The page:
Can you trademark a hand gesture?

Looking to trademark a hand gesture? This one  is tricky. You may be able to trademark the image of a hand gesture, but likely not the gesture itself.

This information was provided by our founding attorney, Xavier Morales, Esq. 

Generally speaking, you cannot trademark a hand gesture, as it does not fit the Trademark Office's criteria for trademarkable material. A trademark refers specifically to the name, logo, or slogan associated with the branding of goods and services. A hand gesture is difficult to protect, because anyone can perform it and it is not the sort of thing that can be used to differentiate competitors in the marketplace.

However, if you create a logo for your company that features an image of a hand gesture, and if you use that logo to promote your products or services, you could then trademark the logo that includes the image of a hand gesture. This falls under the category of non-traditional trademarks, which are gaining traction in the legal domain, especially among musical artists and bands who use unique signs and gestures during personal appearances and performances to distinguish themselves.

Famous Attempts

Hand gestures are one of the more obscure items in terms of the volume of trademarks. Let's take a look at some famous examples of hand gesture trademarks.

Jay-Z / Diamond Dallas Page

This unlikely pair clashed over a "diamond" hand symbol that both have used for years, though there is fairly clear evidence that the wrestler used it before the music mogul.

The "diamond cutter" gesture, as it's known in the wrestling world, became a bone of contention between the two. "Diamond" Dallas Page had reportedly gone as far as seeking an injunction against Jay-Z, which was then apparently settled out of court. With that now out of the way, Jay-Z has pressed forward, submitting an application for the hand gesture with the United States Patent and Trademark Office (USPTO). The application was filed in Jan of 2018, and details can be viewed here.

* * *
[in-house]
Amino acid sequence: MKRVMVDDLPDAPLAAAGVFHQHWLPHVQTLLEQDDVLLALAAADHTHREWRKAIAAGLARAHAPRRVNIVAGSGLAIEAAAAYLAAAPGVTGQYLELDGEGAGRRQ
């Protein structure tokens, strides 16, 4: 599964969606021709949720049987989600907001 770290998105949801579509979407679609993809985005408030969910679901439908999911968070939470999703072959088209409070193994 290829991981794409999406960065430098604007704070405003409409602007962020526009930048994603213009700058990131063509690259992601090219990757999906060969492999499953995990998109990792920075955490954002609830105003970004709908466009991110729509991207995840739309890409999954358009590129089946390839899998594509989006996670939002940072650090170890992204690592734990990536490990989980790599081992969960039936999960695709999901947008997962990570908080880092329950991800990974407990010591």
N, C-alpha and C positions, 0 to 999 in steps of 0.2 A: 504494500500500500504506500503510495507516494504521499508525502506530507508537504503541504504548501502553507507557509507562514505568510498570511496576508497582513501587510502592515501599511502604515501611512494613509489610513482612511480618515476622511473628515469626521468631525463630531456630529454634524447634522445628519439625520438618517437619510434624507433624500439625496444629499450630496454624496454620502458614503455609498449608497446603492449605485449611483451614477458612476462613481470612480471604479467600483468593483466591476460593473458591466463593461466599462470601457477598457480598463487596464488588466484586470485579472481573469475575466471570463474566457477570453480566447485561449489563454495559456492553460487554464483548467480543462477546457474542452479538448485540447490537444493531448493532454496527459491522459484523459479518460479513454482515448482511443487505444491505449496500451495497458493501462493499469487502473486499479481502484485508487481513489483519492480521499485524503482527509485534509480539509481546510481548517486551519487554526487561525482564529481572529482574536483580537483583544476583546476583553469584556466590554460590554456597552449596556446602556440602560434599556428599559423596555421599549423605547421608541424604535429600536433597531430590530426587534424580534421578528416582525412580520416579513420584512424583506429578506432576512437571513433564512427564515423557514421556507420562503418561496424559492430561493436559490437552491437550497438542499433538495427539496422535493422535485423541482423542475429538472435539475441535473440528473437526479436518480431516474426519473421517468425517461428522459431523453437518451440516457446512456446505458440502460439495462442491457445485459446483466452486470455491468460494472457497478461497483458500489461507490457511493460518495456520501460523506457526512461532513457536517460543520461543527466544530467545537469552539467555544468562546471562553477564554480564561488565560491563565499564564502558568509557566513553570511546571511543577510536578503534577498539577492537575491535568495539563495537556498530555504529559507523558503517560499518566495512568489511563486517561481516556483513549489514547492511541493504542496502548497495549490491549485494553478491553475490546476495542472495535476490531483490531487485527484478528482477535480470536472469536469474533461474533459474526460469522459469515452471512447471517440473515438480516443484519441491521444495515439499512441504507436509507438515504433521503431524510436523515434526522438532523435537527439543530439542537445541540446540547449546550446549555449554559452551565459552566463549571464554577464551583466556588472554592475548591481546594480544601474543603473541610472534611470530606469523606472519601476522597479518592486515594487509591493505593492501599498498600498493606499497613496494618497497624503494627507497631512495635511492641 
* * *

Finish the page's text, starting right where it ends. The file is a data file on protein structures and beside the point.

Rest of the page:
Gene Simmons

Recently, Gene Simmons attempted to trademark the "Devil's horns" hand gesture, but withdrew the filing after just a few weeks. This attempt drew a torrent of criticism.

When asked about the backlash, Simmons responded "People got very upset — unqualified, no experience, no resume — those are the people in the peanut gallery. And so people get upset about something when they don't know the facts. Actually, you can trademark anything. And if nobody objects, I can own every breath of air you take." (Source)

It seems unlikely that Simmons would have gotten this mark approved, even if it did originate with him as he claims. But, on that front, many credit this horns hand gesture to Ronnie James Dio, demonstrating the complex domain of gesture marks and the challenges of mark protection in this area.

More Common Trademark Questions

These questions often lead to discussions about the gesture mark as a non-traditional trademark and the unique considerations it entails, including its classification as a mark in class and how it is recognized for the purposes of mark protection.

The Trademark Process

If you would like to discuss the trademarking options available to you, or are curious about using a specific hand gesture to brand your products or services, contact us today for a more in-depth evaluation and explanation. Or, you can start your trademark application online.

This process opens up the possibility for artists, especially those in the rock genre, to protect symbols and gestures that have become synonymous with their identity, thereby securing a unique place in the non-traditional trademarks category.

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Xavier Morales, Esq.

About the Author

Xavier Morales, Esq.

Mr. Morales founded his trademark law practice in January 2007 with the goal of providing intellectual property expertise to entrepreneurs and businesses around the country. Since then, he has filed more than 6,000 trademarks with the USPTO. You can learn more about Xavier here.

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